AVC: Around this point, too, The Wedding Present was getting lumped in with a lot of the C86 bands—these jangly, shambling Brit-rock bands. Was this something you bristled at?

DG: Well, not initially! [Laughs.] It was very useful for us. We did come from a background that was probably influenced by these bands. It was very Velvet Underground-y. And this record label called Postcard Records, from Scotland, had an influence on us, as did bands like Josef K and Orange Juice. So I can’t deny we were from that background. So when C86 started, there were a lot of likeminded bands, and we were getting put in magazines and on the radio, and it was great. But after a while, it’s like, “Oh, you’re a C86 band.” It became a label, and we wanted to get rid of it. It’s the same with all scenes, really. That’s the thing about The Wedding Present: I feel we’ve moved on with each album, and we’ve tried to find different styles and sounds, really. It was good for us to leave that behind.

AVC: Was getting this heavier sound on Seamonsters part of this move—going to America, working with an American producer, getting away from the scene, and all of that?

DG: I think it was certainly part of that. It wasn’t totally that mentality. Like I say, most of it was wanting to work with the guy who recorded Surfer Rosa, because we thought it was so great. Part and parcel to that was probably the idea that we’d move away from the jangly sound of George Best and Bizarro.

AVC:  What is it like going back now and playing these songs 21 years after the fact? Is there any element of having to get in touch with who you were then?

DG: It’s really weird with Seamonsters. We did Bizarro a couple of years ago. It was a bit like reading an old diary, almost forgetting what you’ve learned over the years. You go back to a more naïve state, to the way that you thought about music, at that edge. I though it’d be the same with Seamonsters. But it’s a different kettle of fish. I feel more like a character in some weird, dark film about relationships that have gone wrong, and love, and lust, and all those things I write about. With Bizarro it felt more like a set. With Seamonsters it hangs together a bit more. It’s hard to explain really.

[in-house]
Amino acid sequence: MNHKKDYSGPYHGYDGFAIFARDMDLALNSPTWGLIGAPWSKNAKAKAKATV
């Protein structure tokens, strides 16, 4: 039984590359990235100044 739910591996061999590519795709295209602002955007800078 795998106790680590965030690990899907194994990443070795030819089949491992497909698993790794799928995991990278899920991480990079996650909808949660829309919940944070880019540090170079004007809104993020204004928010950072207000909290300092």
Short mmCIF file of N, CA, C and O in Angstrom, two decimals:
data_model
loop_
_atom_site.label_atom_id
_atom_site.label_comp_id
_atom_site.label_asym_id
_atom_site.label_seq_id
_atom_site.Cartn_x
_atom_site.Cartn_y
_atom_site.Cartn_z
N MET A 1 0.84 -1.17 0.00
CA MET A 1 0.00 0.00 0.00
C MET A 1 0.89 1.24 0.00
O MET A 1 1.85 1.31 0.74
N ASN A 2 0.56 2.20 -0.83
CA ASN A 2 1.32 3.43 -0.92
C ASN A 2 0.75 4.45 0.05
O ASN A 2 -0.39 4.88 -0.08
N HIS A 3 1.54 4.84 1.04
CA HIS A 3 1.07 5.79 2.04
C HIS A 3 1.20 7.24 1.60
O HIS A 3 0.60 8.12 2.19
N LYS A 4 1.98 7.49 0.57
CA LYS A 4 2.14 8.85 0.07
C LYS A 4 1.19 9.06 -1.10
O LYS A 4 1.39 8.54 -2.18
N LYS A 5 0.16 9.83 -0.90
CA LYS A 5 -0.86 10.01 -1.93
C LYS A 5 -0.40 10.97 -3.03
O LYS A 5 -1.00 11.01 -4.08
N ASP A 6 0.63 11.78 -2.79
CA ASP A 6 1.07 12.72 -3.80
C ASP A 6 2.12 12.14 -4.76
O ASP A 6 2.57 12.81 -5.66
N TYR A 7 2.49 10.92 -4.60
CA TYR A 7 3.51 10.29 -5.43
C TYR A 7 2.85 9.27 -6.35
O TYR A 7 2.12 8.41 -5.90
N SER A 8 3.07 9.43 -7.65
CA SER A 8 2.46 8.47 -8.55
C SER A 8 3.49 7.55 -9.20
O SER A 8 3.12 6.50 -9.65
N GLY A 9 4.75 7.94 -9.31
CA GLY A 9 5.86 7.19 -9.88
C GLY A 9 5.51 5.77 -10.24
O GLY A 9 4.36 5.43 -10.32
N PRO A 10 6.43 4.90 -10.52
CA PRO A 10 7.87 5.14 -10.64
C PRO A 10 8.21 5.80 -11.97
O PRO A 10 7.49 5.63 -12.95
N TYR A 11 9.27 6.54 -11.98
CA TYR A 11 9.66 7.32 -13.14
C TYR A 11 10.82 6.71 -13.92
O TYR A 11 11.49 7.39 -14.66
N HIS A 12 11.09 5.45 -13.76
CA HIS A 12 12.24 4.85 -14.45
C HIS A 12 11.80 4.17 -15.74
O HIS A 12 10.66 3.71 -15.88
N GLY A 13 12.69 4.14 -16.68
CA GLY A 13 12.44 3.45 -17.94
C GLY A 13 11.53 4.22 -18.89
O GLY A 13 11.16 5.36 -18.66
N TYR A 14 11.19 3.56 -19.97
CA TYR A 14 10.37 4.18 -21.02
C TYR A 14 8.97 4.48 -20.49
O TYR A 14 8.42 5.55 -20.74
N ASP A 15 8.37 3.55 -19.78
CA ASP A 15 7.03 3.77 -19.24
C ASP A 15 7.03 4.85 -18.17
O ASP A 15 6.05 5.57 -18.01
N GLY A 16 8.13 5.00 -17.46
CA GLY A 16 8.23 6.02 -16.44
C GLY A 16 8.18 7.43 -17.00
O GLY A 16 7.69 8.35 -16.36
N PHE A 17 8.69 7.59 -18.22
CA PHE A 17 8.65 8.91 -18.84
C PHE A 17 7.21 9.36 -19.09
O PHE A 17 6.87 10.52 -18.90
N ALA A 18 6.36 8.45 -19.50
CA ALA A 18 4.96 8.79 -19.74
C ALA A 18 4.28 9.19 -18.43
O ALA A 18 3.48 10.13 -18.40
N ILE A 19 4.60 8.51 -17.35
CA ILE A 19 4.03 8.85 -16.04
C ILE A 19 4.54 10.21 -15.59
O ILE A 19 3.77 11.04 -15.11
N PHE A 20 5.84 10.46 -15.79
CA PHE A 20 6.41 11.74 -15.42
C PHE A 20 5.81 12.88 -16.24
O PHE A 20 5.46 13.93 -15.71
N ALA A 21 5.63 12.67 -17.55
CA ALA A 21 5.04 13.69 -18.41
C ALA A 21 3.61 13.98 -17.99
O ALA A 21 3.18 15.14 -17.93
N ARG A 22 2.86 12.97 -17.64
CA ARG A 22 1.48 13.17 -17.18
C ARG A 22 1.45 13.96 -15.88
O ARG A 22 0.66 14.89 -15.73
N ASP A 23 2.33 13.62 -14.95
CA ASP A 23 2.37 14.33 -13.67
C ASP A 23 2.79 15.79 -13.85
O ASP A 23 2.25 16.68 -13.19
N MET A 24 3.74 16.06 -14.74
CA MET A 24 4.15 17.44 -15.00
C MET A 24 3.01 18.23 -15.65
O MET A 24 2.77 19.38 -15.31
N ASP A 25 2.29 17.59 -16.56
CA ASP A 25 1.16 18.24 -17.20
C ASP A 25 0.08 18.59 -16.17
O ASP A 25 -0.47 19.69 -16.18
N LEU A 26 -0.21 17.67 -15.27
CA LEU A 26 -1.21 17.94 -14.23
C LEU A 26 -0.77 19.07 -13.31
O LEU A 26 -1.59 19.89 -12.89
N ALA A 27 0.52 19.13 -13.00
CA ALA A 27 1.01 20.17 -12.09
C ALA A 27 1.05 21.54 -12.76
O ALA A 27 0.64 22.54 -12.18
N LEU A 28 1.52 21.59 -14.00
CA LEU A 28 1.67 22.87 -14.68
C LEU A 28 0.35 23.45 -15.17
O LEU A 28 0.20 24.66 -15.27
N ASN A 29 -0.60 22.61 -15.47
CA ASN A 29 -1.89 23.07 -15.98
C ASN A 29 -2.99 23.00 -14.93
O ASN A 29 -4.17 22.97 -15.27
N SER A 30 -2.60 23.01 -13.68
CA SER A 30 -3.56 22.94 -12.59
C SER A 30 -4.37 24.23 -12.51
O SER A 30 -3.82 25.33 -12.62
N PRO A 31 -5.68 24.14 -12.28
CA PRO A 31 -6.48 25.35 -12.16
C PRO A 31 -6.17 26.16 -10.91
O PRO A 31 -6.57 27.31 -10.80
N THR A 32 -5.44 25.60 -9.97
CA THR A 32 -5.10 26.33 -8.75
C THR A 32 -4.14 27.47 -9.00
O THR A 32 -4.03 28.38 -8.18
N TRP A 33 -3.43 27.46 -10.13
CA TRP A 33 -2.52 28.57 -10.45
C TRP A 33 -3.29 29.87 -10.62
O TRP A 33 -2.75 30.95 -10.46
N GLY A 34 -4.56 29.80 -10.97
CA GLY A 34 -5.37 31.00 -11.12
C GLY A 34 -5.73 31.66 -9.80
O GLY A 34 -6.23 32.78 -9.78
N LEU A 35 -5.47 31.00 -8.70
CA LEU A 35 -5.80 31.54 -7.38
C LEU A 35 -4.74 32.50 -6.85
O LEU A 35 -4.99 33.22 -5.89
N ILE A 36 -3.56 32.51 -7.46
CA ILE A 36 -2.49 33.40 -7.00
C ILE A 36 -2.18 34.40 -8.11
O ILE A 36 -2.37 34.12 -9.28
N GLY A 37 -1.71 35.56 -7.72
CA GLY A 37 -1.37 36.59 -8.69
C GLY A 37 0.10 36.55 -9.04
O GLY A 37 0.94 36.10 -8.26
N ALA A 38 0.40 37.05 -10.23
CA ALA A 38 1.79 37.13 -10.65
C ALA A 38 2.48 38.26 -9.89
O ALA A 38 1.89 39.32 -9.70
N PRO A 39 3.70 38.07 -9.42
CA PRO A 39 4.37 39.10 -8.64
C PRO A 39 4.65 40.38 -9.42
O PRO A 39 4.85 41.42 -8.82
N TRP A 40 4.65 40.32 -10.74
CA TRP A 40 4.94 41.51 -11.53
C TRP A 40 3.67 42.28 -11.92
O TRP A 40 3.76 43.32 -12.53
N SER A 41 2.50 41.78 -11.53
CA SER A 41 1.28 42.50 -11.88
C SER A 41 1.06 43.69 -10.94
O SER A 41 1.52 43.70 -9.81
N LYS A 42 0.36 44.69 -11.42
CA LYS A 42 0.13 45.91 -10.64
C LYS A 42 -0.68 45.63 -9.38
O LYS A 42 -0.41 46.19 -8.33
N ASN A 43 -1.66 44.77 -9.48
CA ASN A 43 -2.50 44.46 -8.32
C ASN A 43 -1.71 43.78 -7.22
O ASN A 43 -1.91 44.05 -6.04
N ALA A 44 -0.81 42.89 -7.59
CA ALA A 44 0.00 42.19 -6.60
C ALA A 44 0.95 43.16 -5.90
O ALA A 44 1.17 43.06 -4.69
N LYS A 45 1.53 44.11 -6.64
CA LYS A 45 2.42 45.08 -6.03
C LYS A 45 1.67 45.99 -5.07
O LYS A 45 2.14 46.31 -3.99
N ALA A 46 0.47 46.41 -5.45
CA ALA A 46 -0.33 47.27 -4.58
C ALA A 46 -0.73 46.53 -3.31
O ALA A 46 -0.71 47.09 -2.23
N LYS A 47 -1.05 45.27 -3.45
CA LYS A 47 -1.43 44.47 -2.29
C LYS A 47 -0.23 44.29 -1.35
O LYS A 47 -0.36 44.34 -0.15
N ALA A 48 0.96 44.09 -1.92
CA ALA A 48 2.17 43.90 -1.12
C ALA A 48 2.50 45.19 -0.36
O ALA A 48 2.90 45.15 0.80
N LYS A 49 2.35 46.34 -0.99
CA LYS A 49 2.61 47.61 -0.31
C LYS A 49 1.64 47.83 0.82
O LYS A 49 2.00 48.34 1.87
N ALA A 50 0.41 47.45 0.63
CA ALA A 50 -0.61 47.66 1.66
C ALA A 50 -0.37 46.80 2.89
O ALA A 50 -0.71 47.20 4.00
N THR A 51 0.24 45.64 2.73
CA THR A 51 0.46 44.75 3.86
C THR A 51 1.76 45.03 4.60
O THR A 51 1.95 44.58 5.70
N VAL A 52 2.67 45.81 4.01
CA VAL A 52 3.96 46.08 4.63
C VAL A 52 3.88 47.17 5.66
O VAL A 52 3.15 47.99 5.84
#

AVC: It almost sounds like you have to play the role of yourself, or a version of yourself.

DG: [Laughs.] As a younger man, maybe!

AVC: This is now the third retrospective tour, or anniversary tour, that The Wedding Present has done since reforming a few years back. It started with George Best, which you were a bit resistant to do. What’s changed?

DG: As an artist, I think you tend to want to always look forward. When the idea [of an anniversary tour] was first suggested to me, I kind of thought of it as just nostalgia, and looking back, and that we should be thinking about the future. But everyone else wanted to do it. I was kind of the only person against it. So I went along with the idea.

I was very surprised to learn that I really enjoyed the process! It’s a bit odd to go back and look at old stuff. I came to the realization that the past is important to a band, as well as the future. I’ve got used to the idea. After we did George Best, we had to do Bizarro, because I’ve always thought of it as a better version of George Best. Then the next one was Seamonsters, and I’ve been looking forward to doing it for a couple of years.

AVC: It seems to fit well with the material from the new album, too.

DG: Yes, they both of quite of a rock feel. The lineup for Valentina is a bit of a rock-y lineup, for lack of a better word. I’m not trying to sell it to you or anything, but it does fit pretty seamlessly into the whole set. It fits in there really well for some reason. We’ve only played it a few times, but it’s been working fine.